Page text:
Today marks the release of the Leadership Newtork/Generis Multisite Scorecard. This is a fascinating study that attempts to define the multisite church movement.
Once again, Warren Bird does an amazing job pulling together data and interpreting it so we can understand what is happening around us. As I read through the report, I was struck by a number of learnings that I think every church can apply from the example of the churches in the study.
“Multisite churches grow faster, have more lay participation and reach more new believers than single-site churches.” —Leadership Network/Generis Multisite Scorecard.
Regardless if your church is multisite or not … I think this report points to a number of facts about these types of churches that we all need to emulate to reach more people in our communities. Get the report and read it … you’ll see it describes a healthy and growing movement of churches that are making a huge impact on the communities they reside in.
87 percent of campus pastors are found internally—trained and hired from within the church.
Campus pastors are critical to the success of a growing multisite. It’s striking to me that the vast majority of these team members come from within the church. When you think about adding new staff to your church, do you first consider who is already a part of your church or do you look to bring in some outside hired help?
88 percent of multisite churches report that going multisite increased the role of lay participation.
I’ve seen from the inside of so many multisite churches … it’s an engine for mobilizing masses of volunteers to get involved in the mission of the church. If you aren’t going to go multisite, you need to find a way to mobilize masses of people into action. The question that growing churches ask isn’t, “How do we get this done with as few people as possible?” … but they consistently ask, “How do we mobilize more people into action? How do we create more spaces for more volunteers?”
68 perent of multisite churches stated they have a formal leadership development process.
At its core, it would appear that thriving multisite churches are leadership development machines … they are able to find more volunteers and staff to lead their ever-expanding ministries. Critical to this process is the ability to develop leaders. How is your church tackling the leadership-development process? Is it written down? Does it have a leader and a budget? It’s going to need to be formal to meet the need of reaching your community.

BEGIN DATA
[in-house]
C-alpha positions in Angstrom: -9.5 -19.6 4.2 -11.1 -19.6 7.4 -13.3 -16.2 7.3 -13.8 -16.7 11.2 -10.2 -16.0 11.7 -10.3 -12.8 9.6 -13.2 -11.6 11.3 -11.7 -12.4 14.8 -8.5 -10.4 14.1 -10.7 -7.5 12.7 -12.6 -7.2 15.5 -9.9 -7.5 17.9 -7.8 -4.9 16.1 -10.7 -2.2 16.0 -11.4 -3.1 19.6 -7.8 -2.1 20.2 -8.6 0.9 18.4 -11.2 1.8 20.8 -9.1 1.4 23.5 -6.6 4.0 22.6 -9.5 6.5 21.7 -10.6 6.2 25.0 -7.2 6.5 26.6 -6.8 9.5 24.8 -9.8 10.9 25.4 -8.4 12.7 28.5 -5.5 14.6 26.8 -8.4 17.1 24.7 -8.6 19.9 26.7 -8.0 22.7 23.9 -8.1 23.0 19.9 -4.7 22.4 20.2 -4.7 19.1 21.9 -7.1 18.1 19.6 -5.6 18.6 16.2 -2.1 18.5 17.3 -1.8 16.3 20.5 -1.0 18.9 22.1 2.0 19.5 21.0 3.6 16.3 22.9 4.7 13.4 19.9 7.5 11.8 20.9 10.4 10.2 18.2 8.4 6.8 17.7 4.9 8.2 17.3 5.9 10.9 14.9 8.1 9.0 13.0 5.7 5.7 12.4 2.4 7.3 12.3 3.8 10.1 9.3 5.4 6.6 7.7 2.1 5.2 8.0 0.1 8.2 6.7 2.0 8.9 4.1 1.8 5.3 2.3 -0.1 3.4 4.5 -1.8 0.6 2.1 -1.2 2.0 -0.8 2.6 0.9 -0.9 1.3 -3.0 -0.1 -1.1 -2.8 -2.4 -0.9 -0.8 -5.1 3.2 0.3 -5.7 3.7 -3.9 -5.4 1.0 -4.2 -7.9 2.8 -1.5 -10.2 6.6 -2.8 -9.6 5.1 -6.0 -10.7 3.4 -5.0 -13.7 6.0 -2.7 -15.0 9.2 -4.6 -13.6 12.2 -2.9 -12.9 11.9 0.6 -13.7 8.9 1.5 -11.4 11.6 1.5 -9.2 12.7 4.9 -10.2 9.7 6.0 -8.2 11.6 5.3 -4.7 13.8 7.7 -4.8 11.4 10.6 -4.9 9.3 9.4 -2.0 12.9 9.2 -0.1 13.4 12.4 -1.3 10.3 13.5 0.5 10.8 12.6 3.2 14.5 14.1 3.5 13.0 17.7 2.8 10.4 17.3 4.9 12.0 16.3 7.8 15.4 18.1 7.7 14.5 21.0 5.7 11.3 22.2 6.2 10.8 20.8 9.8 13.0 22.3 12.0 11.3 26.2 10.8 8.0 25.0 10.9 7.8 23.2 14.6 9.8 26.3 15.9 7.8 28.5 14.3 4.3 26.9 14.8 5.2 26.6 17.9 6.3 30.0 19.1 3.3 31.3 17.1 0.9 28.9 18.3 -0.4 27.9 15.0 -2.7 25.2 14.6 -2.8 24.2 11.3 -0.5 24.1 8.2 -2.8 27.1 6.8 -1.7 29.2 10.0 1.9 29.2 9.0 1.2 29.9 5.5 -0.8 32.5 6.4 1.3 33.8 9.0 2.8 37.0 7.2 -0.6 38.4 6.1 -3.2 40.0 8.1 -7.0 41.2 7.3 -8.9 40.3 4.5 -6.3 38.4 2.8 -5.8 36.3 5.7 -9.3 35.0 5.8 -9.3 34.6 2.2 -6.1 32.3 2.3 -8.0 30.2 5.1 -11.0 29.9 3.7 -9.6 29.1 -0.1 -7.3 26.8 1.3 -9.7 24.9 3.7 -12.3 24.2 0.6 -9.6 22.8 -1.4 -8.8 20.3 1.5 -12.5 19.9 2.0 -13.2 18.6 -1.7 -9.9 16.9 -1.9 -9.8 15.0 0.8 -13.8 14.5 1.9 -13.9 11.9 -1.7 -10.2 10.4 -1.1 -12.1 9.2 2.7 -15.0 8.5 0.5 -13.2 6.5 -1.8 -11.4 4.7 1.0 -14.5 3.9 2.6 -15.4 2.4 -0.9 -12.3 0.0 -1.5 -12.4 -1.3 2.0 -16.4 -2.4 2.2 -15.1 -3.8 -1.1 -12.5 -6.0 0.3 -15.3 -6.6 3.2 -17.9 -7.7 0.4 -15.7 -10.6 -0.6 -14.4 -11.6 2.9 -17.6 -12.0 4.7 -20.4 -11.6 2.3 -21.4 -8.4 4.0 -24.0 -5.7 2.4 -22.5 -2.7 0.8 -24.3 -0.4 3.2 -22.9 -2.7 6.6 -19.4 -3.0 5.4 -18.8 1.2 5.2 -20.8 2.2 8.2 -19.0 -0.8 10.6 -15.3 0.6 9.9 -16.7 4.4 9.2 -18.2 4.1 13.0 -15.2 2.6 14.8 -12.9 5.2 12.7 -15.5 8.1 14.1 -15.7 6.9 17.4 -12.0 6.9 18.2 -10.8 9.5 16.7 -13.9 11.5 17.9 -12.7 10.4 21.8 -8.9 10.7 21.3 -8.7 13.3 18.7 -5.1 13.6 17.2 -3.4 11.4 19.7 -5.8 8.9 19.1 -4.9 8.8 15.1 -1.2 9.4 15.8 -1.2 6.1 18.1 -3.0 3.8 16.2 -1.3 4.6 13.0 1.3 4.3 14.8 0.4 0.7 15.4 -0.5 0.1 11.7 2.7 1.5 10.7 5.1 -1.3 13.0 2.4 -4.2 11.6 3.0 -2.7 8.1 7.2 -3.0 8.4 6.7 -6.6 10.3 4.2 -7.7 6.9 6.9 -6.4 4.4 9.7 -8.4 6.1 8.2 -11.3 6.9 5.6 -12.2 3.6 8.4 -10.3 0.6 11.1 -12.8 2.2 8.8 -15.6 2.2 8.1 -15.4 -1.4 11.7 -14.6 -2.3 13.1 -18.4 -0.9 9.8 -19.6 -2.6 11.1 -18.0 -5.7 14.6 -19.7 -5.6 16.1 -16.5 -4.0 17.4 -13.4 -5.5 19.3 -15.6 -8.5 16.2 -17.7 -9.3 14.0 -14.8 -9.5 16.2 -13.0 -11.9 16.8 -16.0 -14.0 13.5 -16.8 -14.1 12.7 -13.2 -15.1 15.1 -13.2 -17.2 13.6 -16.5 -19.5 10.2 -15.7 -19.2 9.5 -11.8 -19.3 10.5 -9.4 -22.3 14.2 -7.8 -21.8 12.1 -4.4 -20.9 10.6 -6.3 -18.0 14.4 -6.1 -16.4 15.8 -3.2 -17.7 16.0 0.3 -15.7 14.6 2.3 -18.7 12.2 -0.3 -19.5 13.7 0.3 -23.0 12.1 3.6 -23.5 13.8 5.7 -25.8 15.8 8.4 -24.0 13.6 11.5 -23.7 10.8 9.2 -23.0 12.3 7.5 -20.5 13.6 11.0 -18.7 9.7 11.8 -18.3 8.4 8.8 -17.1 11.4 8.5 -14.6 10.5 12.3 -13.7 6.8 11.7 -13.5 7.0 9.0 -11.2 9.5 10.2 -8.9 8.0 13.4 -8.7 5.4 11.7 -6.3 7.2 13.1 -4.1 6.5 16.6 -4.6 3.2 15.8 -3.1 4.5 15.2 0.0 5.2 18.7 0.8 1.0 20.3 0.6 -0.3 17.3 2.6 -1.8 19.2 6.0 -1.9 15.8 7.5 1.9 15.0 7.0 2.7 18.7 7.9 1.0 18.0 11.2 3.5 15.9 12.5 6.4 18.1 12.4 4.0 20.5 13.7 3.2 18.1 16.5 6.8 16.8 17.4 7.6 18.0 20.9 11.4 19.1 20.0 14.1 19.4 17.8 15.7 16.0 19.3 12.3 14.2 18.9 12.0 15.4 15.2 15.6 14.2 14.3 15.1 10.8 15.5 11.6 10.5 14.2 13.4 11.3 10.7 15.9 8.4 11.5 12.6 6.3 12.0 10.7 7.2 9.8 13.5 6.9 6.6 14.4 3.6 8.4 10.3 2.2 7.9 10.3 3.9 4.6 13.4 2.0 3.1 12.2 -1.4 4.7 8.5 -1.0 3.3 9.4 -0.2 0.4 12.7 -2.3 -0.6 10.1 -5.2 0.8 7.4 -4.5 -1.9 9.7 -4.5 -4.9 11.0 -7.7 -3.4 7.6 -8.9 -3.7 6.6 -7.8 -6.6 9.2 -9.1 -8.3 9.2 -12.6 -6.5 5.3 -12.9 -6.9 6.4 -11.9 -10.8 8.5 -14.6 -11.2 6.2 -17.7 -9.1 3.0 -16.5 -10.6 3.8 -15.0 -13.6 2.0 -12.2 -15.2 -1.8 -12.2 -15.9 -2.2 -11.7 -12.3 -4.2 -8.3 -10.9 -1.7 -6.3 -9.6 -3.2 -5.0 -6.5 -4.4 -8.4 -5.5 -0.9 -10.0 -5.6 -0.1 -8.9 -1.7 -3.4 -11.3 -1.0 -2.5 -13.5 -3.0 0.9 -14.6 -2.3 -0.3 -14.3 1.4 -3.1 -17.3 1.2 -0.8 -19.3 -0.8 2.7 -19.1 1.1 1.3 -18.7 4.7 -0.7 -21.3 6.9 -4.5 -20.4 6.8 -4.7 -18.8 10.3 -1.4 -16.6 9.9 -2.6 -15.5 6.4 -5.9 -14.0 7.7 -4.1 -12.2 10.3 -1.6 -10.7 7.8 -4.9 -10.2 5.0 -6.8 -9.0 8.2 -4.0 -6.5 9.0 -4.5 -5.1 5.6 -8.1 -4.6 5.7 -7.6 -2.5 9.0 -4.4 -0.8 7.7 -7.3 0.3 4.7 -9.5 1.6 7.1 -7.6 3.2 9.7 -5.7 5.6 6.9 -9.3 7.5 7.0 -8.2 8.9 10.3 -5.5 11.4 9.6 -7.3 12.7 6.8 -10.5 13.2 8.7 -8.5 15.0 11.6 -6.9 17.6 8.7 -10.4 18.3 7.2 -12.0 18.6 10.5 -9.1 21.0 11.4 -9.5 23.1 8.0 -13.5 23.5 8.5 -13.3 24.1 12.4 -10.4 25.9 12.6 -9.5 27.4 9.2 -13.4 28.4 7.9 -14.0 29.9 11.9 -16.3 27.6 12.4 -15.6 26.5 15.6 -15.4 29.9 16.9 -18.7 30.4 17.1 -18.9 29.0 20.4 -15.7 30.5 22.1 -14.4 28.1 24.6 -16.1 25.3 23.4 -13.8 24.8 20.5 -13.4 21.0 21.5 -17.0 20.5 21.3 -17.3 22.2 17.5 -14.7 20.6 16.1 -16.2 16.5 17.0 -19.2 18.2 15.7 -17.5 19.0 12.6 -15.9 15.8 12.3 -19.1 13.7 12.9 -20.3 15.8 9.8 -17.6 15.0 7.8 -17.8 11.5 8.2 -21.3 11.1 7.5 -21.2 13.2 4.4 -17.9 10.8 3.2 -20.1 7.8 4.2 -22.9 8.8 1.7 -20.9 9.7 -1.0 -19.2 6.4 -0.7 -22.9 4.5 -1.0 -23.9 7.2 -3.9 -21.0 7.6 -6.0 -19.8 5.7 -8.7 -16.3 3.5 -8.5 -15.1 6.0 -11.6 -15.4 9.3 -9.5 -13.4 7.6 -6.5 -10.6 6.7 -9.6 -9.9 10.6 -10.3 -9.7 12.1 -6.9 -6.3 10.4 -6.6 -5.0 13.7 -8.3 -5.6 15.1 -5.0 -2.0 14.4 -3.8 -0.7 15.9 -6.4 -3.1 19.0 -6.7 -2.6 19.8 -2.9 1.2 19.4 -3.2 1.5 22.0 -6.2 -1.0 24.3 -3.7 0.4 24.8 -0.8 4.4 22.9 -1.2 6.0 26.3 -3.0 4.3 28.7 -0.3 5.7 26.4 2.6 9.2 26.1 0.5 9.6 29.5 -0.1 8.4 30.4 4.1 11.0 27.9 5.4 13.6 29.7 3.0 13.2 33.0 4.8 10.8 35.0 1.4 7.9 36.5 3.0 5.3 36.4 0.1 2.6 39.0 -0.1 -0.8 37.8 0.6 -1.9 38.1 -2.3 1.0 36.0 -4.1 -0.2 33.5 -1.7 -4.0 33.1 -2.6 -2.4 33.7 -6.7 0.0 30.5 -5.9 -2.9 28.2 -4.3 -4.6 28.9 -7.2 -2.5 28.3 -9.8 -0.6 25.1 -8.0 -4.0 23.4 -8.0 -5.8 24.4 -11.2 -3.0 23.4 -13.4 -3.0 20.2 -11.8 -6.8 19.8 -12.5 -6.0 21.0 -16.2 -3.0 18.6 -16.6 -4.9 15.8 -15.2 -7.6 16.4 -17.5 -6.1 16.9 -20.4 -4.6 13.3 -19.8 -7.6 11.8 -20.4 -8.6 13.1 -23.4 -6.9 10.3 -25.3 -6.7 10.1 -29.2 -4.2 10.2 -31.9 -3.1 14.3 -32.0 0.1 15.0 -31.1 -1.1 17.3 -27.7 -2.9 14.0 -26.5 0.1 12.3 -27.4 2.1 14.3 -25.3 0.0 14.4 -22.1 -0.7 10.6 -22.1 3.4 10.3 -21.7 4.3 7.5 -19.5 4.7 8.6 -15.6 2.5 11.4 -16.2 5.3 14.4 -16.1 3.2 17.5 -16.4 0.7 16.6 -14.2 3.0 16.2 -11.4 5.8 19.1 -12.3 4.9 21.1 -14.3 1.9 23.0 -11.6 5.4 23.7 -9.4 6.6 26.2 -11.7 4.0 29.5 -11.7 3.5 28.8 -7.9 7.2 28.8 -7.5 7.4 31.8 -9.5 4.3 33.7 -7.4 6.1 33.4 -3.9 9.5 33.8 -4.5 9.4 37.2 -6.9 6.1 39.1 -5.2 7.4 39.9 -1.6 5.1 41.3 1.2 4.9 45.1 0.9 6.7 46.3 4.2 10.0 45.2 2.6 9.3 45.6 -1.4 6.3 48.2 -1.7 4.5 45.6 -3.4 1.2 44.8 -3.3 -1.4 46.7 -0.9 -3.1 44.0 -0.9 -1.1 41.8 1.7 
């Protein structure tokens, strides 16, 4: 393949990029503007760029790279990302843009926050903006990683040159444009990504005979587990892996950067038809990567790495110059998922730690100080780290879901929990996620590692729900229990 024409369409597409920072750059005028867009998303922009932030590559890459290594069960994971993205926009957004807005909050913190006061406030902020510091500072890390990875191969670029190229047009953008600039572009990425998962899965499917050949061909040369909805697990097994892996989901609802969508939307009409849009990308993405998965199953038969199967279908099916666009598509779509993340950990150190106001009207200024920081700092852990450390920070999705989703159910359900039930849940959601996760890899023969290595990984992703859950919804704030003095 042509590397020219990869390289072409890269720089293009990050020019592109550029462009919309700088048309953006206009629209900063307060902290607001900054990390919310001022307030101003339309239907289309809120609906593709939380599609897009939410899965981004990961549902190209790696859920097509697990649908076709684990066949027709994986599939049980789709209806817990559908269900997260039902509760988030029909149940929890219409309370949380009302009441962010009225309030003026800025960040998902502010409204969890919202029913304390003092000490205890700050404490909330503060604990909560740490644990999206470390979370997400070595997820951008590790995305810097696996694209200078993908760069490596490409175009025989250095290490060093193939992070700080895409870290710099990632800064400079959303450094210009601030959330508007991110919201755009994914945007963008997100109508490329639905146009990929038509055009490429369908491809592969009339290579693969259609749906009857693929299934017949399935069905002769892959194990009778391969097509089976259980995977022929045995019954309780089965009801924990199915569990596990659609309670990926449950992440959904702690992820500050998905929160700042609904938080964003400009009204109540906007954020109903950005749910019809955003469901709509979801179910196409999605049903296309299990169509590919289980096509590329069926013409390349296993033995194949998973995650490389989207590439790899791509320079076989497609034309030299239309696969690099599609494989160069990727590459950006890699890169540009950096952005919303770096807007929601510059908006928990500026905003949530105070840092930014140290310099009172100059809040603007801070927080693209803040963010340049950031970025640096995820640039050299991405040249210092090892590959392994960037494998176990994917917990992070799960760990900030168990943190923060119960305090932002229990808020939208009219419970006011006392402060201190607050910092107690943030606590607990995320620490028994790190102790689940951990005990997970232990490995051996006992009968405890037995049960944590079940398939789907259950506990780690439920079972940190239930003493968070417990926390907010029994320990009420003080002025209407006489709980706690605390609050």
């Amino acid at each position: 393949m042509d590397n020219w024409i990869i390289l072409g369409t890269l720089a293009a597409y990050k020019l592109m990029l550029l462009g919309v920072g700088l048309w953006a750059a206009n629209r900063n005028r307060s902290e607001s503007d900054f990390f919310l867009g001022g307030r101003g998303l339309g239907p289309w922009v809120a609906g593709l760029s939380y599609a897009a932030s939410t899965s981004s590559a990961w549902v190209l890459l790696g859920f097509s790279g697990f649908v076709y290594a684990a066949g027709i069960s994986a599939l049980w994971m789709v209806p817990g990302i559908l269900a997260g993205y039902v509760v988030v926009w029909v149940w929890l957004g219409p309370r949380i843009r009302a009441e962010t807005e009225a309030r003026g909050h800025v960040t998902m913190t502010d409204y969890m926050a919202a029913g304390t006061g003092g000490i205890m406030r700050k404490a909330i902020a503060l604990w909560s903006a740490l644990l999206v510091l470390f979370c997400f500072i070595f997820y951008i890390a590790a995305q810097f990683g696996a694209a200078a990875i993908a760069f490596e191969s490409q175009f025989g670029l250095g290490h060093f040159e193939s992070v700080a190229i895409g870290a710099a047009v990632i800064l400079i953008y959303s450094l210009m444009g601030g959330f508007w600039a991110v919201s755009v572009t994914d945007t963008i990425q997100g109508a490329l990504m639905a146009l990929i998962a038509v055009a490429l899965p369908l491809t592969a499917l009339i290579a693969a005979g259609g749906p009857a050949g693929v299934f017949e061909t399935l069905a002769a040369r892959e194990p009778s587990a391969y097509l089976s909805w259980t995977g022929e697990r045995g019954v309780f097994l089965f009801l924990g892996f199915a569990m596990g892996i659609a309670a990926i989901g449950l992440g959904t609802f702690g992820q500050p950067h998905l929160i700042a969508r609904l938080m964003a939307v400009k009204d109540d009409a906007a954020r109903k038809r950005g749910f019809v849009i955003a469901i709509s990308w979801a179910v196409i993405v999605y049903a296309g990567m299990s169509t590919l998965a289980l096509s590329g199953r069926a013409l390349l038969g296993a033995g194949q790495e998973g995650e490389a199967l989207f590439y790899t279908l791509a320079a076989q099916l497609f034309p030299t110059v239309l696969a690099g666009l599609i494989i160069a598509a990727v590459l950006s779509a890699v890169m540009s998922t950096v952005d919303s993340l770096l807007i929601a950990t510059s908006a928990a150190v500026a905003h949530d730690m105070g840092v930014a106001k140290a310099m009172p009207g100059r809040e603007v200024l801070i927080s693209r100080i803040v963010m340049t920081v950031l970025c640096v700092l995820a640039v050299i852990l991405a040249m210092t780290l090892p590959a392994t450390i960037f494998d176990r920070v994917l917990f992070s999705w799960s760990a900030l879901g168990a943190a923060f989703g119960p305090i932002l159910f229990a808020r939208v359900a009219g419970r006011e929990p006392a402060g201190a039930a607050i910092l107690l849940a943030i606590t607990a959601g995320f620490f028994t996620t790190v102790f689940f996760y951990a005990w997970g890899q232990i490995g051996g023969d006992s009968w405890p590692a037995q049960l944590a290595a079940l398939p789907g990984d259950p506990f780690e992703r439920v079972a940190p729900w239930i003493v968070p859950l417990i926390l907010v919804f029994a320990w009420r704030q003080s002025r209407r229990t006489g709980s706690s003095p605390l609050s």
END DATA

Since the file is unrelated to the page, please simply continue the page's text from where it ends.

New campuses do better at reaching the unchurched.
There is a bunch of data in this study that talks about how new campuses do a better job of reaching people far from God than existing campuses. One of the advantages of multisite churches is they are both “new” and “old” at the same time. Able to gain the excitement and momentum of a new location, while learning from the experience of campuses that have been around for a while. What “new” are you doing at your church? How are you leveraging what you’ve learned but putting into a “new vessel” to make greater impact? How are you repeating and improving on what you’ve done in a way the helps you become more effective?
47 percent of multisite churches have a campus in a small town or rural area.
The modern church-growth movement focused a lot on suburban areas. Those areas saw huge growth in the second half of the 20th century when at the same time churches were planting and growing in the suburbs. However, there are still 60 million people in the United States that live in rural areas. [ref] I’m encouraged to see these churches looking for creative ways to reach out into these contexts. How can your church reach out to the rural communities in your part of the world?
Did you read the report? [Download it here.] I’d love to hear your reflections on what you think all churches can learn from the multisite church movement in the comments!